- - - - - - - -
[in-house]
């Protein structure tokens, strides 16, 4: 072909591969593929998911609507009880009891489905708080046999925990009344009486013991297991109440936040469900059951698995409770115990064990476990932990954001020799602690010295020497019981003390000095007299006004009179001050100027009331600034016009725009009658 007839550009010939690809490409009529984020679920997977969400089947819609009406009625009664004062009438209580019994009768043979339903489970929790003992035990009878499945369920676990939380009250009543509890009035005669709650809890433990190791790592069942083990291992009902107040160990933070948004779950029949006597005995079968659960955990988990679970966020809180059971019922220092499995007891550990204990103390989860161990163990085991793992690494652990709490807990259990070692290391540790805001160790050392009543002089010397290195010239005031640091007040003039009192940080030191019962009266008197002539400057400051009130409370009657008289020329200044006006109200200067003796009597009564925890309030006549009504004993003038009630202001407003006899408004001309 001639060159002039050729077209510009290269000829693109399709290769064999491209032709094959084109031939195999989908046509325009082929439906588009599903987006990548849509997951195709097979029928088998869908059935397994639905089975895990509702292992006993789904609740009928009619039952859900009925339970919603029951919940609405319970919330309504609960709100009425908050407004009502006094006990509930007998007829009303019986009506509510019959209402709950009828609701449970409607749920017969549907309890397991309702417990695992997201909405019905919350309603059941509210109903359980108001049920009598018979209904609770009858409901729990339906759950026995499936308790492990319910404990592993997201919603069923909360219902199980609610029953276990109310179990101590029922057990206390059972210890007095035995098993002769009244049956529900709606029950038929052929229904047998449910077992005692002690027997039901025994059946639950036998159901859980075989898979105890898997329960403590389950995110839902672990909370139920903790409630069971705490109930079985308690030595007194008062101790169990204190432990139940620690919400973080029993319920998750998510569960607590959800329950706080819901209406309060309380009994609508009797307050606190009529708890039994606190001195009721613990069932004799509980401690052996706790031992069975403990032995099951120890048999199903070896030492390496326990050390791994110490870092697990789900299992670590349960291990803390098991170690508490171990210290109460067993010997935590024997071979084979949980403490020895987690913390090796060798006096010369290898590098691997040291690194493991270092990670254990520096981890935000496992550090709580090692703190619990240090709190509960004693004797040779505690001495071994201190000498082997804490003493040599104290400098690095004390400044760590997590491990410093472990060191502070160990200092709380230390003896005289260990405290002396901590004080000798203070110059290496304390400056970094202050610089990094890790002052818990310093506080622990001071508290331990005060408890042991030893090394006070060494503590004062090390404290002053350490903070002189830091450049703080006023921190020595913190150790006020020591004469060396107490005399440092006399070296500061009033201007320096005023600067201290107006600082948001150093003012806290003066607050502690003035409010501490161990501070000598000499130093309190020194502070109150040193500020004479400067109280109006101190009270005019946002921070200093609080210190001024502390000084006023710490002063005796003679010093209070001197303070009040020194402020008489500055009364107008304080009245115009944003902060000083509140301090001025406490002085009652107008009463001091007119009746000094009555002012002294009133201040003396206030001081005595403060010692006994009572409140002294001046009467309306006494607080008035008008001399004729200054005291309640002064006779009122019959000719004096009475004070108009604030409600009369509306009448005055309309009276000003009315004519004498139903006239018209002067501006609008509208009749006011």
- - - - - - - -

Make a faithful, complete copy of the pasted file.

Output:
[in-house]
């Protein structure tokens, strides 16, 4: 072909591969593929998911609507009880009891489905708080046999925990009344009486013991297991109440936040469900059951698995409770115990064990476990932990954001020799602690010295020497019981003390000095007299006004009179001050100027009331600034016009725009009658 007839550009010939690809490409009529984020679920997977969400089947819609009406009625009664004062009438209580019994009768043979339903489970929790003992035990009878499945369920676990939380009250009543509890009035005669709650809890433990190791790592069942083990291992009902107040160990933070948004779950029949006597005995079968659960955990988990679970966020809180059971019922220092499995007891550990204990103390989860161990163990085991793992690494652990709490807990259990070692290391540790805001160790050392009543002089010397290195010239005031640091007040003039009192940080030191019962009266008197002539400057400051009130409370009657008289020329200044006006109200200067003796009597009564925890309030006549009504004993003038009630202001407003006899408004001309 001639060159002039050729077209510009290269000829693109399709290769064999491209032709094959084109031939195999989908046509325009082929439906588009599903987006990548849509997951195709097979029928088998869908059935397994639905089975895990509702292992006993789904609740009928009619039952859900009925339970919603029951919940609405319970919330309504609960709100009425908050407004009502006094006990509930007998007829009303019986009506509510019959209402709950009828609701449970409607749920017969549907309890397991309702417990695992997201909405019905919350309603059941509210109903359980108001049920009598018979209904609770009858409901729990339906759950026995499936308790492990319910404990592993997201919603069923909360219902199980609610029953276990109310179990101590029922057990206390059972210890007095035995098993002769009244049956529900709606029950038929052929229904047998449910077992005692002690027997039901025994059946639950036998159901859980075989898979105890898997329960403590389950995110839902672990909370139920903790409630069971705490109930079985308690030595007194008062101790169990204190432990139940620690919400973080029993319920998750998510569960607590959800329950706080819901209406309060309380009994609508009797307050606190009529708890039994606190001195009721613990069932004799509980401690052996706790031992069975403990032995099951120890048999199903070896030492390496326990050390791994110490870092697990789900299992670590349960291990803390098991170690508490171990210290109460067993010997935590024997071979084979949980403490020895987690913390090796060798006096010369290898590098691997040291690194493991270092990670254990520096981890935000496992550090709580090692703190619990240090709190509960004693004797040779505690001495071994201190000498082997804490003493040599104290400098690095004390400044760590997590491990410093472990060191502070160990200092709380230390003896005289260990405290002396901590004080000798203070110059290496304390400056970094202050610089990094890790002052818990310093506080622990001071508290331990005060408890042991030893090394006070060494503590004062090390404290002053350490903070002189830091450049703080006023921190020595913190150790006020020591004469060396107490005399440092006399070296500061009033201007320096005023600067201290107006600082948001150093003012806290003066607050502690003035409010501490161990501070000598000499130093309190020194502070109150040193500020004479400067109280109006101190009270005019946002921070200093609080210190001024502390000084006023710490002063005796003679010093209070001197303070009040020194402020008489500055009364107008304080009245115009944003902060000083509140301090001025406490002085009652107008009463001091007119009746000094009555002012002294009133201040003396206030001081005595403060010692006994009572409140002294001046009467309306006494607080008035008008001399004729200054005291309640002064006779009122019959000719004096009475004070108009604030409600009369509306009448005055309309009276000003009315004519004498139903006239018209002067501006609008509208009749006011």